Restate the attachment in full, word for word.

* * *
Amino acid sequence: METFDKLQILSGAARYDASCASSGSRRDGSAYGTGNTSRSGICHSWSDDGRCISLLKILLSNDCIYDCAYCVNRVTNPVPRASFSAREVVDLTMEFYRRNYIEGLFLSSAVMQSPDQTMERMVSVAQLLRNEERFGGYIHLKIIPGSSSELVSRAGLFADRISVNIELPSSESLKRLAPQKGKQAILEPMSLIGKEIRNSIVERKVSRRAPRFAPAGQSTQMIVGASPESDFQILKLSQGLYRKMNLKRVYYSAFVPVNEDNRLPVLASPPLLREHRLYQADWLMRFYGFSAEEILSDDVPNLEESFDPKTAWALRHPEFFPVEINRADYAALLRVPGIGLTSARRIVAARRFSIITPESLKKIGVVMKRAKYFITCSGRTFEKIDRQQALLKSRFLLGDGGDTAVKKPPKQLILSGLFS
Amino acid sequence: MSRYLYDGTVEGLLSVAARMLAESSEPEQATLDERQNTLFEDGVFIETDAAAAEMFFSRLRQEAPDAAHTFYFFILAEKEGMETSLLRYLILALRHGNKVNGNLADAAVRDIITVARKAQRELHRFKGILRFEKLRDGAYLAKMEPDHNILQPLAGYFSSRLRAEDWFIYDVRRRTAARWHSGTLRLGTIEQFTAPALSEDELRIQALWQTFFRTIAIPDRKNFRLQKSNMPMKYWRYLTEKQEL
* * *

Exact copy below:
Amino acid sequence: METFDKLQILSGAARYDASCASSGSRRDGSAYGTGNTSRSGICHSWSDDGRCISLLKILLSNDCIYDCAYCVNRVTNPVPRASFSAREVVDLTMEFYRRNYIEGLFLSSAVMQSPDQTMERMVSVAQLLRNEERFGGYIHLKIIPGSSSELVSRAGLFADRISVNIELPSSESLKRLAPQKGKQAILEPMSLIGKEIRNSIVERKVSRRAPRFAPAGQSTQMIVGASPESDFQILKLSQGLYRKMNLKRVYYSAFVPVNEDNRLPVLASPPLLREHRLYQADWLMRFYGFSAEEILSDDVPNLEESFDPKTAWALRHPEFFPVEINRADYAALLRVPGIGLTSARRIVAARRFSIITPESLKKIGVVMKRAKYFITCSGRTFEKIDRQQALLKSRFLLGDGGDTAVKKPPKQLILSGLFS
Amino acid sequence: MSRYLYDGTVEGLLSVAARMLAESSEPEQATLDERQNTLFEDGVFIETDAAAAEMFFSRLRQEAPDAAHTFYFFILAEKEGMETSLLRYLILALRHGNKVNGNLADAAVRDIITVARKAQRELHRFKGILRFEKLRDGAYLAKMEPDHNILQPLAGYFSSRLRAEDWFIYDVRRRTAARWHSGTLRLGTIEQFTAPALSEDELRIQALWQTFFRTIAIPDRKNFRLQKSNMPMKYWRYLTEKQEL